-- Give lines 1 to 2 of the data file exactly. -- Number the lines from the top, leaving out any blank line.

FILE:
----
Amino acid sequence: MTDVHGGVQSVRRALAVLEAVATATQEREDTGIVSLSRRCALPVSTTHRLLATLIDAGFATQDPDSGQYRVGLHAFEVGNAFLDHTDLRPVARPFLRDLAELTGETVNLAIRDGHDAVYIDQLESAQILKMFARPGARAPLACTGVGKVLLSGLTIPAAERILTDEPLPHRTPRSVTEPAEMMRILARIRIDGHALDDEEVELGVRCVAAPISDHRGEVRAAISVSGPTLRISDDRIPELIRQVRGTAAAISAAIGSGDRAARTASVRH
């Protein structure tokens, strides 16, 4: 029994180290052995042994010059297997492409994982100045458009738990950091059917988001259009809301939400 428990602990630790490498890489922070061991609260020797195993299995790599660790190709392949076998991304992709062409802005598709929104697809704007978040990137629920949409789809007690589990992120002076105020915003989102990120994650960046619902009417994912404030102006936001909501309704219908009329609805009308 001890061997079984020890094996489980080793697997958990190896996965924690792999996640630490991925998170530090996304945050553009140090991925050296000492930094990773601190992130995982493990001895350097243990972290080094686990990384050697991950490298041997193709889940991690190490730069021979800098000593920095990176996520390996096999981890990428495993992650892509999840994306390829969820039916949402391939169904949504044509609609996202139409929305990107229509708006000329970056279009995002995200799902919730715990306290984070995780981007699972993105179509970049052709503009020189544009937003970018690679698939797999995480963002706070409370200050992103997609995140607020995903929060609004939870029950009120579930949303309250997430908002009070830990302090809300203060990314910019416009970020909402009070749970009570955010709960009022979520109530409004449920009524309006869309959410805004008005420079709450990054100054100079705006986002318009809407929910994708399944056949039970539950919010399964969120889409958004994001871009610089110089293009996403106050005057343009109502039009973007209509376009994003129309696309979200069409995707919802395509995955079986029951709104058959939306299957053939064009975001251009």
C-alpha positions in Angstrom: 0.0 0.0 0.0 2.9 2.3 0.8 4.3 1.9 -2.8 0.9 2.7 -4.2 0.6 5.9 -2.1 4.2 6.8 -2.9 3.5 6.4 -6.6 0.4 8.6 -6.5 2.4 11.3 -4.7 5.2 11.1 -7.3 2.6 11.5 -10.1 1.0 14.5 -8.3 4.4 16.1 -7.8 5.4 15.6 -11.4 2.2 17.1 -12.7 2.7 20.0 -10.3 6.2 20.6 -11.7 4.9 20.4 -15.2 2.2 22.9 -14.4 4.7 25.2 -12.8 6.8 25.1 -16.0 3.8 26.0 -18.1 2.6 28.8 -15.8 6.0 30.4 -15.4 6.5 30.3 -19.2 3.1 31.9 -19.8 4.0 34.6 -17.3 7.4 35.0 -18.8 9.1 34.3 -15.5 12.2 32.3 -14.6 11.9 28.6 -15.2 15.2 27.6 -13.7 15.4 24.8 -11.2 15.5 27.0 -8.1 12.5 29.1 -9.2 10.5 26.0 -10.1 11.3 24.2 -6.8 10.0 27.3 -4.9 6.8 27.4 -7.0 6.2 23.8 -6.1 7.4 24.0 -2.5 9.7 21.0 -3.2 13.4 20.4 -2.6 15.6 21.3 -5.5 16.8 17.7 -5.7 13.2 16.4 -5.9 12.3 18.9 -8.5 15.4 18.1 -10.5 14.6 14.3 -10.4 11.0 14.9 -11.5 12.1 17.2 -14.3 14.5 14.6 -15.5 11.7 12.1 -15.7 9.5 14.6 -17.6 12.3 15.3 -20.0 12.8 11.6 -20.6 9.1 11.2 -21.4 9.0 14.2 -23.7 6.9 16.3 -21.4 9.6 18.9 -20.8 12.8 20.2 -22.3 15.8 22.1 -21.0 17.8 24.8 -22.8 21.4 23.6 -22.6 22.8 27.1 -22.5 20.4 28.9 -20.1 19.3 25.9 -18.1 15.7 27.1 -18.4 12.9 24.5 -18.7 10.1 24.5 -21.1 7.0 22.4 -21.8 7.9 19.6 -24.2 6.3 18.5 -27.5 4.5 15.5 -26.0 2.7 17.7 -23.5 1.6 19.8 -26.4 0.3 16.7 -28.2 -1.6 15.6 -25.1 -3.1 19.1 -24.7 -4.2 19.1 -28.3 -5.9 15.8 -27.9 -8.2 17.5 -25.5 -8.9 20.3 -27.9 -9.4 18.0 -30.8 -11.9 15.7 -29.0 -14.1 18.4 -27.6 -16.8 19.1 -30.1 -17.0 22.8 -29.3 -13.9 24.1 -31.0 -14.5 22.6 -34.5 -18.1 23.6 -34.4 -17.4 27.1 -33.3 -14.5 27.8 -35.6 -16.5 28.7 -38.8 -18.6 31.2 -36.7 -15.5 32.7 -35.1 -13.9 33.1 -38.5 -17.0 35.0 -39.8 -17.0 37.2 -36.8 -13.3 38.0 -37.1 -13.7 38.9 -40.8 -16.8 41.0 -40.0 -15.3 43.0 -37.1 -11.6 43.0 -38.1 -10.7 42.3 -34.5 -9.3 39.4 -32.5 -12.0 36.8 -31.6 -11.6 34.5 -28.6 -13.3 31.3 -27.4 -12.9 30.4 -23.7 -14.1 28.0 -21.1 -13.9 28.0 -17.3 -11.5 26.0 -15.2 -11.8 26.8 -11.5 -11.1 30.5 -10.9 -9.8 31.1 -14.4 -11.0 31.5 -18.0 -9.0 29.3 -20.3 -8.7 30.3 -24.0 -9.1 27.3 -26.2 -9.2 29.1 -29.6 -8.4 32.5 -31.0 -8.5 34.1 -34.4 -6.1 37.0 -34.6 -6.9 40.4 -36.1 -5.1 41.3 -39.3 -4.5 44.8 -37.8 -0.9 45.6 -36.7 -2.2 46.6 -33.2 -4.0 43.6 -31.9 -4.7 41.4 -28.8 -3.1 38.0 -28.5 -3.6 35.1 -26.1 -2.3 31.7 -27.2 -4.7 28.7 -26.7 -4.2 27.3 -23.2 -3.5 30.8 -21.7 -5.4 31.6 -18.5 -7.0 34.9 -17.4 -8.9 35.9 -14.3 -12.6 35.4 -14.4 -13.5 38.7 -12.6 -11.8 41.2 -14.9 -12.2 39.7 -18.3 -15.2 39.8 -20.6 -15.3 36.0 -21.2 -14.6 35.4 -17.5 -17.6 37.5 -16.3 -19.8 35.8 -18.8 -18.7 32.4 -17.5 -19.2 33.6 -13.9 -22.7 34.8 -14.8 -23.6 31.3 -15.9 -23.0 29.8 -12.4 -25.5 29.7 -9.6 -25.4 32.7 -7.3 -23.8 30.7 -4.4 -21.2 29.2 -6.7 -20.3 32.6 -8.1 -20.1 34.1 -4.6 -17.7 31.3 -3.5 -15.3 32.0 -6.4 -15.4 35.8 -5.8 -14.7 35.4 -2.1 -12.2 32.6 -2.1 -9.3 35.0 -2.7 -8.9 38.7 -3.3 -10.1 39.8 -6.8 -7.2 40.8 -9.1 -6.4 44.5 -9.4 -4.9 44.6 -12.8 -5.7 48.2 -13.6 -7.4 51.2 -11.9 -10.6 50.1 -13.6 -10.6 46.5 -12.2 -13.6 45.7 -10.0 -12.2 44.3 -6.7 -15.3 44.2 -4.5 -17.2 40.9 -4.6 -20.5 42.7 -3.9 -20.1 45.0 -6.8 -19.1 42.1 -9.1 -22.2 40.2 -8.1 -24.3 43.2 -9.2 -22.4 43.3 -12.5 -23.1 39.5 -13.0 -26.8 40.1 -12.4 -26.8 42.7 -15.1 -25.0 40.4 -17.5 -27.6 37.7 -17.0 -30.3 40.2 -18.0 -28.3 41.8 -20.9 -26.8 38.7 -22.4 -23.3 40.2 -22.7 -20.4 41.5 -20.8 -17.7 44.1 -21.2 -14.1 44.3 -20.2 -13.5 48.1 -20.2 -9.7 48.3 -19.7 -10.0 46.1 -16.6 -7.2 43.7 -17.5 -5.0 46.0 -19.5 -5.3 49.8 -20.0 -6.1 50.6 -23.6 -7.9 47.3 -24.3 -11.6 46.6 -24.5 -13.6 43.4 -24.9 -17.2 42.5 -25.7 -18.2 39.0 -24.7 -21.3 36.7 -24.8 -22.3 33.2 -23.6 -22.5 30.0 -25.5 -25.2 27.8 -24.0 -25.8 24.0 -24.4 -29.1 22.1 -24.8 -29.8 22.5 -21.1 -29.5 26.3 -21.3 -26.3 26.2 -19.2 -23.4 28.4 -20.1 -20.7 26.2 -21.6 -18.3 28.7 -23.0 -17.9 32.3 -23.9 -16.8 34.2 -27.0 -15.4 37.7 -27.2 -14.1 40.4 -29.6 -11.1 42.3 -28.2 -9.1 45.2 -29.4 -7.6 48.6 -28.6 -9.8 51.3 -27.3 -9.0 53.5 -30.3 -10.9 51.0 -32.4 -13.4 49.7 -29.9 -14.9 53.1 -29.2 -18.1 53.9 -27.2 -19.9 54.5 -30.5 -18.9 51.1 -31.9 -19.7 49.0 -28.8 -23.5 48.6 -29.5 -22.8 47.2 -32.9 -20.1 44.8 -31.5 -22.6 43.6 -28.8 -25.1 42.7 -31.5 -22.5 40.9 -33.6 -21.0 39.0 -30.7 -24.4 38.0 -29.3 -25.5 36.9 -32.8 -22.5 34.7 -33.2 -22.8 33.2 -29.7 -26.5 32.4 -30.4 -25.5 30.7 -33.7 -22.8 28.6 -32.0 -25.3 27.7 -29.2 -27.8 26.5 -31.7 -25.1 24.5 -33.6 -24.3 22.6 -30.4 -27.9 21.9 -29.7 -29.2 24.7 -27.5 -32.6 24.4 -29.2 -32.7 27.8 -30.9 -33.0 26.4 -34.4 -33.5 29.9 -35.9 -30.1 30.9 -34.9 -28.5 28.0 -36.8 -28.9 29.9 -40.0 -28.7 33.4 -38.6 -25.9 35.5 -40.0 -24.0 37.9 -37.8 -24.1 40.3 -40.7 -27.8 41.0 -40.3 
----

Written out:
Amino acid sequence: MTDVHGGVQSVRRALAVLEAVATATQEREDTGIVSLSRRCALPVSTTHRLLATLIDAGFATQDPDSGQYRVGLHAFEVGNAFLDHTDLRPVARPFLRDLAELTGETVNLAIRDGHDAVYIDQLESAQILKMFARPGARAPLACTGVGKVLLSGLTIPAAERILTDEPLPHRTPRSVTEPAEMMRILARIRIDGHALDDEEVELGVRCVAAPISDHRGEVRAAISVSGPTLRISDDRIPELIRQVRGTAAAISAAIGSGDRAARTASVRH
């Protein structure tokens, strides 16, 4: 029994180290052995042994010059297997492409994982100045458009738990950091059917988001259009809301939400 428990602990630790490498890489922070061991609260020797195993299995790599660790190709392949076998991304992709062409802005598709929104697809704007978040990137629920949409789809007690589990992120002076105020915003989102990120994650960046619902009417994912404030102006936001909501309704219908009329609805009308 001890061997079984020890094996489980080793697997958990190896996965924690792999996640630490991925998170530090996304945050553009140090991925050296000492930094990773601190992130995982493990001895350097243990972290080094686990990384050697991950490298041997193709889940991690190490730069021979800098000593920095990176996520390996096999981890990428495993992650892509999840994306390829969820039916949402391939169904949504044509609609996202139409929305990107229509708006000329970056279009995002995200799902919730715990306290984070995780981007699972993105179509970049052709503009020189544009937003970018690679698939797999995480963002706070409370200050992103997609995140607020995903929060609004939870029950009120579930949303309250997430908002009070830990302090809300203060990314910019416009970020909402009070749970009570955010709960009022979520109530409004449920009524309006869309959410805004008005420079709450990054100054100079705006986002318009809407929910994708399944056949039970539950919010399964969120889409958004994001871009610089110089293009996403106050005057343009109502039009973007209509376009994003129309696309979200069409995707919802395509995955079986029951709104058959939306299957053939064009975001251009």